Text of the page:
S. Warwickshire, on river Stour, 3½ miles SE. of
Shipston-on-Stour, 890 ac., pop. 248 ; P.O.
Cherryhank, vil., in co. and. l½m. SW. of Perth; P.O.
Cherry Burton, par. and ry. sta., East-Riding York¬
shire, 4½ miles NW. of Beverley, 3466 ac., pop. 458;
P.O. ; contains Cherry Burton Hall.
Cherry Green, place, in par. and near vil. of West-
Cherry Hinton, par., in co. and 2½ miles SE. of
Cambridge, 2043 ac., pop. 869; P.O.
Cherry Holm, islet, in Ullswater Lake, Westmorland.
Cherry Tree, school, and sta. on Lancashire and
Yorkshire Ry., NE. Lancashire, 2 miles SW. of Black¬
burn ; P.O.
Cherry trees, seat, Yetholm par., Roxburghshire, 1J
mile NW. of Yetholm.
Cherry Willingham, par., in mid. of co. and 3½
miles NE. of Lincoln, 980 ac., pop. 156; P.O., called
Chertscy (or North-Western) Division, pari. div.
of Surrey, pop. 51,807.
Chertsey, market town and par. with ry sta., W.
Surrey, on right bank of river Thames, 22 miles SW.
of London, 10,777 ac. (184 water), pop. 9215; p.o.,t.o.,
2 Banks, 1 newspaper. Market-day, Wednesday; has
trade in malt, flour, tiles, and bricks, and in agricultural
produce for the London markets. An important sheep
fair is held in May.
ChervreU, affluent of river Thames, Northampton¬
shire and Oxfordshire; rises at Charwelton in North¬
amptonshire, and flows S. to the Thames in vicinity of
Oxford ; 30 miles long.
Chescl, hamlet, Winterslow par., S. Wilts, 8½ miles
NE. of Salisbury.
Chesham, market town and par. with ry. sta., mid.
Bucks, on river Chess, 5 miles SW. of Berkhampstead
ry. sta. and 18 miles NW. of London, 12,746 ac., pop.
6502; P.O., T.O., 1 Bank. Market-day, Wednesday.
Chesham Bois, par., mid. Bucks, on river Chess, 7
miles SW. of Berkhampstead ry. sta., 910 ac., pop. 351.
Cheshire, or Chester, co. palatine and maritime co.
of England, bounded on the NW. by the Irish Sea, and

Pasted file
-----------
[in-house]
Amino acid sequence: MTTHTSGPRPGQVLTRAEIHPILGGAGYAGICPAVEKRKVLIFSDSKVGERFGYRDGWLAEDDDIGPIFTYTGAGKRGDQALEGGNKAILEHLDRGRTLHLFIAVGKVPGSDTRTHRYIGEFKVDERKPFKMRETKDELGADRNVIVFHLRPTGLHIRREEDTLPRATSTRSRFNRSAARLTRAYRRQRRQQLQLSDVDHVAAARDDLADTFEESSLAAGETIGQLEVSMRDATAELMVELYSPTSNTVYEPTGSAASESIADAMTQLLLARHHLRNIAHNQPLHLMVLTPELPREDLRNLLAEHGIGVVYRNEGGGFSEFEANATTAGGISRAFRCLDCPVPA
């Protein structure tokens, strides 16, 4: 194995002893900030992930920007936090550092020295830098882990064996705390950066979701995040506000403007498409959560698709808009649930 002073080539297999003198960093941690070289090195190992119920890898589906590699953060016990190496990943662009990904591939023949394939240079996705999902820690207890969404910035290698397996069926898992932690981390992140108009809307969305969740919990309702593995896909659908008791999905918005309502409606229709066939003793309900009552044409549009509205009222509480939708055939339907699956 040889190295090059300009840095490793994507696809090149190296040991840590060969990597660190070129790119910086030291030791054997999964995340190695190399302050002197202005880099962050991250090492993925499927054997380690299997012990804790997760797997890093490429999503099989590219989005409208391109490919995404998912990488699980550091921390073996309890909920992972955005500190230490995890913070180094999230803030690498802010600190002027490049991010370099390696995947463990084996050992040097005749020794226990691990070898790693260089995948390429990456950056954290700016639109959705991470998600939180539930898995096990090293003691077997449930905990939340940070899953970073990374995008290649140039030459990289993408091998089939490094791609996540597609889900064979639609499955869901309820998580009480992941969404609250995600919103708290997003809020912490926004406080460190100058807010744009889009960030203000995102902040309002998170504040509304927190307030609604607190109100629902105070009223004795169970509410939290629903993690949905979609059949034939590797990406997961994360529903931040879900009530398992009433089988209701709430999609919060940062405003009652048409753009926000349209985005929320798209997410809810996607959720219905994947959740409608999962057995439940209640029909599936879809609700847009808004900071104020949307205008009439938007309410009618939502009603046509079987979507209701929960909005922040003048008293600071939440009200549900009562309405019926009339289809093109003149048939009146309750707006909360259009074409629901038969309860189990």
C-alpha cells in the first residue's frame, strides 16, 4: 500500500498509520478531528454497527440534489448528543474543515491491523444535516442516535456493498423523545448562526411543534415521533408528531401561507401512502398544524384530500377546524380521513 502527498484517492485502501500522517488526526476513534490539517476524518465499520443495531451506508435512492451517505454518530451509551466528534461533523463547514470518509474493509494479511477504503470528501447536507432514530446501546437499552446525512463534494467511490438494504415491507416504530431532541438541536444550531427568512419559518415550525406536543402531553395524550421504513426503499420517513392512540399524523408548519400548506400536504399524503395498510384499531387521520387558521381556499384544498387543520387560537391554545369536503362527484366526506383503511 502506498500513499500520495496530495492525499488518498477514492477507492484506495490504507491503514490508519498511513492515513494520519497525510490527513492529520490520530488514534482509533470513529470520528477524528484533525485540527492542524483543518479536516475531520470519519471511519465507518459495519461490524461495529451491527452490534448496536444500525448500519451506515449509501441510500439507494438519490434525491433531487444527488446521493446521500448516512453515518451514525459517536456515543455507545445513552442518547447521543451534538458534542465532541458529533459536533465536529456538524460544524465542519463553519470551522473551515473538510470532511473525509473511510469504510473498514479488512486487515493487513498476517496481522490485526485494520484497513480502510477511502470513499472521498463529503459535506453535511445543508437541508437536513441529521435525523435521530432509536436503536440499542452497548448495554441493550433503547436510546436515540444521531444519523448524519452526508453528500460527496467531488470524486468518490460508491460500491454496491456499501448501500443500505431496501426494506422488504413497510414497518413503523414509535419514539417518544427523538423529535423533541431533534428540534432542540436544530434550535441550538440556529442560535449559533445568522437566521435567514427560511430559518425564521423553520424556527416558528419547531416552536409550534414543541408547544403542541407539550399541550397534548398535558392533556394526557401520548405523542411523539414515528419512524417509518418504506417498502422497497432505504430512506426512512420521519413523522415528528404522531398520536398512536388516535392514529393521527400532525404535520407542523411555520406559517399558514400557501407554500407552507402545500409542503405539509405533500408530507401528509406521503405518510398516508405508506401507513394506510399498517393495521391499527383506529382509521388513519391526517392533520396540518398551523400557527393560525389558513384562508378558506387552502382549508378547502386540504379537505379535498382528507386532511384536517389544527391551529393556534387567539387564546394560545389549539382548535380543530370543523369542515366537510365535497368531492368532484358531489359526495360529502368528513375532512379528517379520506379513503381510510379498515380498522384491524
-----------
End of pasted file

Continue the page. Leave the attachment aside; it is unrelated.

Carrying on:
bordering on the cos. of Lancaster, York, Derby, Stafford,
Salop, Denbigh, and Flint; extreme length, NE. and
SW., 58 miles; extreme breadth, 40 miles; average
breadth, 18 miles; area, 657,123 ac.; pop. 644,037. C.
forms, towards the Irish Sea, a flat peninsula, the Wir-
rall (12 miles by 7 miles), between the estuaries of the
Mersey and the Dee, and inland a vast plain separating
the mountains of Wales from those of Derbyshire.
This plain is diversified with fine woods of oak, &c., and
is studded with numerous small lakes or meres. A low
ridge of sandstone hills runs N. from Congleton, near
the E. border, and another extends from the neigh¬
bourhood of Malpas to Frodsham, near the estuary
of the Mersey. The chief rivers are the Mersey
with its affluent the Bollin, the Weaver, and the Dee.
The soil consists of marl, mixed with clay and sand,
and is generally fertile. (For agricultural statistics
see Appendix.) There are numerous excellent dairy
farms, on which the celebrated Cheshire cheese is
made; also extensive market gardens, the produce of
which is sent to Liverpool, Manchester, and the neigh¬
bouring towns. Salt has been long worked; it is
obtained from rock salt and saline springs; the prin¬
cipal works are at Nantwich, Northwich, and Winsford.
Coal and ironstone are worked in the districts of
Macclesfield and Stockport. There are mfrs. of cotton,
silk, and ribbons, carried on chiefly in the towns of the
E. div.; and shipbuilding, on the Mersey. Cheshire
contains 7 hundreds, 503 pars, and a part, the pari,
and mun. bor. of Birkenhead (1 member), the greater
part of the pari, and mun. bors. of Chester (1 member),
Stalybridge (1 member), and Stockport (2 members),
and the mun. bors. of Congleton, Crewe, Hyde, and
Macclesfield. It is mostly in the diocese of Chester.
For pari, purposes it is divided into 8 divisions, viz.,
Wirral, Eddisbury, Macclesfield, Crewe, Northwich, Al¬
trincham, Hyde, and Knutsford, 1 member for each div.
Chcshunt, town, par. and ry. sta., Herts, 5½ miles
S. of Hertford, 8480 ac., pop. 7735 : P.O., T.o.
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